PHOENIX — Businessman Steve Gaynor announced Thursday that he's bowing out of the race for the Republican nomination for Arizona governor, saying he saw little hope of winning in the crowded field despite internal polling that showed he'd fare better against fewer competitors.
Gaynor said survey results showed he would be competitive in a head-to-head race with any of the three top Republicans seeking the nomination. In a three-way race, he said his polling showed a reasonable chance of winning, but little if any hope in a four-way race.
“I am nothing if not a rational decision-maker, and I therefore have decided to suspend my campaign for governor,” he said in a statement.
Gaynor is the second well-known Republican to leave the race, following state Treasurer Kimberly Yee's January decision to instead seek a second term in her current office.
His exit leaves three top GOP candidates and two lesser known names to slug it out for the chance to take on the Democratic nominee in November. Former television news anchor Kari Lake, developer Karrin Taylor Robson and former congressman Matt Salmon are leading Republican contenders and will appear with two others on the Aug. 2 GOP primary ballot.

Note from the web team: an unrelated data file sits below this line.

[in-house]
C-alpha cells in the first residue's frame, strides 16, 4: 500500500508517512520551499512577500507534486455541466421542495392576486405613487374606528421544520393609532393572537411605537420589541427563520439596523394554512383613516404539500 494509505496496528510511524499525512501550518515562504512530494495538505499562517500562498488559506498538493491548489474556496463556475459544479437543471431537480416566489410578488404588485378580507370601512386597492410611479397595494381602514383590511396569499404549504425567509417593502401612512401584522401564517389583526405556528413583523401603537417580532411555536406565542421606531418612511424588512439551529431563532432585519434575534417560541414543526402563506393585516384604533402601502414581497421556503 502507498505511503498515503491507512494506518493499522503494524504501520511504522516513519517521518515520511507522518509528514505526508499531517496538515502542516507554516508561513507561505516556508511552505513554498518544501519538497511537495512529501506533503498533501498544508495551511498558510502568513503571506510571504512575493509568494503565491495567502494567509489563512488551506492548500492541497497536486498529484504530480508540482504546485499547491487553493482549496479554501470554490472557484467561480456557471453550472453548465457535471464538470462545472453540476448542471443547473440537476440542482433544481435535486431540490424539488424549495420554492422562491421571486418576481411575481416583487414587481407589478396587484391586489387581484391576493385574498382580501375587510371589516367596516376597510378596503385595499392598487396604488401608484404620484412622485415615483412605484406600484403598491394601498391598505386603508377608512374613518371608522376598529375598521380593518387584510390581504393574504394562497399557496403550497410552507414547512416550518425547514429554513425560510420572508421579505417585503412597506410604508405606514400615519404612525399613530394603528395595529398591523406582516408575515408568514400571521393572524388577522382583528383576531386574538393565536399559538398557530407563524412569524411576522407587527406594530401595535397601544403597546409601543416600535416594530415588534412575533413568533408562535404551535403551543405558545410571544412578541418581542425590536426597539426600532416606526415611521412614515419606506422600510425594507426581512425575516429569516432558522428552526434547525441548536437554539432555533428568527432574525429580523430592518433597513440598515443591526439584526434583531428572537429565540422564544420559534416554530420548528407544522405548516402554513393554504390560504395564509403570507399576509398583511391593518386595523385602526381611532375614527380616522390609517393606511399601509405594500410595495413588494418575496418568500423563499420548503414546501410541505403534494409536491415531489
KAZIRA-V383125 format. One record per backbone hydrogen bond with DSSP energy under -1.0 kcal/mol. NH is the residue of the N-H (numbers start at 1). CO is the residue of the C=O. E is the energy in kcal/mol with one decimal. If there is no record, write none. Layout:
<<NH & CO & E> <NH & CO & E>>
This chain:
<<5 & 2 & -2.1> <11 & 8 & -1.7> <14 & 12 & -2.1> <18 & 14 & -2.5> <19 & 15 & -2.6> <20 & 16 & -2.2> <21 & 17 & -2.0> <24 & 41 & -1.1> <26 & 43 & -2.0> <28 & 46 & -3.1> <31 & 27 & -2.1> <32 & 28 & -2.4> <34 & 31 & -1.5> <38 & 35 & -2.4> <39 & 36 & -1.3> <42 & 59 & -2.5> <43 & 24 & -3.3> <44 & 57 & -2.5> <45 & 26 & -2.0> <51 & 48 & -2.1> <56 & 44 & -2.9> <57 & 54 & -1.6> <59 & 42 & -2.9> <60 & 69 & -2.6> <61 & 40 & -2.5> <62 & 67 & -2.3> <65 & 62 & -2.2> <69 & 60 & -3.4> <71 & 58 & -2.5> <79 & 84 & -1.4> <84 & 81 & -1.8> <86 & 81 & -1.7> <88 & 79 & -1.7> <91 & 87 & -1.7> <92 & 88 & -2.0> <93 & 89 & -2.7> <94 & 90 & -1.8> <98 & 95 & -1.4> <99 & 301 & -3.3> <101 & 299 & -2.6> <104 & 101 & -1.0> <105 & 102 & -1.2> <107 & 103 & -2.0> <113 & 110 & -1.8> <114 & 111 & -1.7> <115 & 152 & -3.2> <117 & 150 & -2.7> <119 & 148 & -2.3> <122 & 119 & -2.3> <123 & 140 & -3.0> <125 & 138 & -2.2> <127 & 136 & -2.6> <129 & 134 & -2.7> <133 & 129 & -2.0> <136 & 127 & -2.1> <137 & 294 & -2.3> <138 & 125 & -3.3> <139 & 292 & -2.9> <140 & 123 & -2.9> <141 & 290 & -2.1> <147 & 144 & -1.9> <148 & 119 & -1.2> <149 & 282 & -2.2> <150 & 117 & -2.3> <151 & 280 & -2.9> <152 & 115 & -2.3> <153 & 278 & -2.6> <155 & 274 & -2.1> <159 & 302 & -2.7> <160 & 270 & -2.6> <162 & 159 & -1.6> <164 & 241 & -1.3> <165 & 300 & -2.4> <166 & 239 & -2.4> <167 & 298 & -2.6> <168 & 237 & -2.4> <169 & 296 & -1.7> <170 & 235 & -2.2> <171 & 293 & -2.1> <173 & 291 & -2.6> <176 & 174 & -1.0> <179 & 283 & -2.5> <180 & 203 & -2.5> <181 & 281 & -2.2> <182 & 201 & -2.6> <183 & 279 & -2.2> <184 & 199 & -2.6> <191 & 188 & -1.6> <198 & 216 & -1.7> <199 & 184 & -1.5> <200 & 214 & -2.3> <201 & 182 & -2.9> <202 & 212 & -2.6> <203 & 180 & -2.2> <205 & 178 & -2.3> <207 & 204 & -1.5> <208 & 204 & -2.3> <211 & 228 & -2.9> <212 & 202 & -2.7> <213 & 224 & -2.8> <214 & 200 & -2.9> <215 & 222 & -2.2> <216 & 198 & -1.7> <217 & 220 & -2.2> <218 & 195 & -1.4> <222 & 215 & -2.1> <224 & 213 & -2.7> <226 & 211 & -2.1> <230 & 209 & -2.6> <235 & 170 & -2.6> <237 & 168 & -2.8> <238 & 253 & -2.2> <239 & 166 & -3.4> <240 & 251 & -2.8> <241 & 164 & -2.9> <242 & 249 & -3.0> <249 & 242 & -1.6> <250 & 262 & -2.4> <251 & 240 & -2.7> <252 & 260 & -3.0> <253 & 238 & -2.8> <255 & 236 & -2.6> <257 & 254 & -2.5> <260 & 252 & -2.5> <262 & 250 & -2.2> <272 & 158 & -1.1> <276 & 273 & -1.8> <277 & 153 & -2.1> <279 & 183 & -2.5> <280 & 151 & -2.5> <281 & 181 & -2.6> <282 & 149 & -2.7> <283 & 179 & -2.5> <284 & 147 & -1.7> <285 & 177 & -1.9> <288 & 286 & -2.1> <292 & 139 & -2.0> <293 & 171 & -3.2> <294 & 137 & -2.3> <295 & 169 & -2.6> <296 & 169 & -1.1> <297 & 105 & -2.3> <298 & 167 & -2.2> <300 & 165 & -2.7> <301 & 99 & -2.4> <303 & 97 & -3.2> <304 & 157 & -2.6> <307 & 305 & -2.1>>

Gaynor announced he was seeking the GOP nomination last June, penning a letter to Republicans that highlighted border security, election integrity, water supplies, education and “critical race theory.” That's a catch-all phrase for any teaching in schools about race and American history and a rallying cry for some conservatives who take issue with how schools have addressed diversity and inclusion.
He said in a statement that he entered the race because he was angry about the direction of the nation and knew he could lead the way in solving the problems.
“After months on the campaign trail, and with due respect to my competitors, I remain convinced that my business skills and leadership style make me the best choice for Governor,” Gaynor said.
Salmon said in a statement that Gaynor brought “professionalism, business acumen, and smart policy ideas to the table – all sorely needed in this country.”
He thanked Gaynor and hinted that Gaynor's ideas will be helpful if he wins the race.
Democrats in the primary race include Secretary of State Katie Hobbs, former lawmaker Aaron Lieberman and Marco Lopez, a former Nogales mayor and Obama Administration border official.
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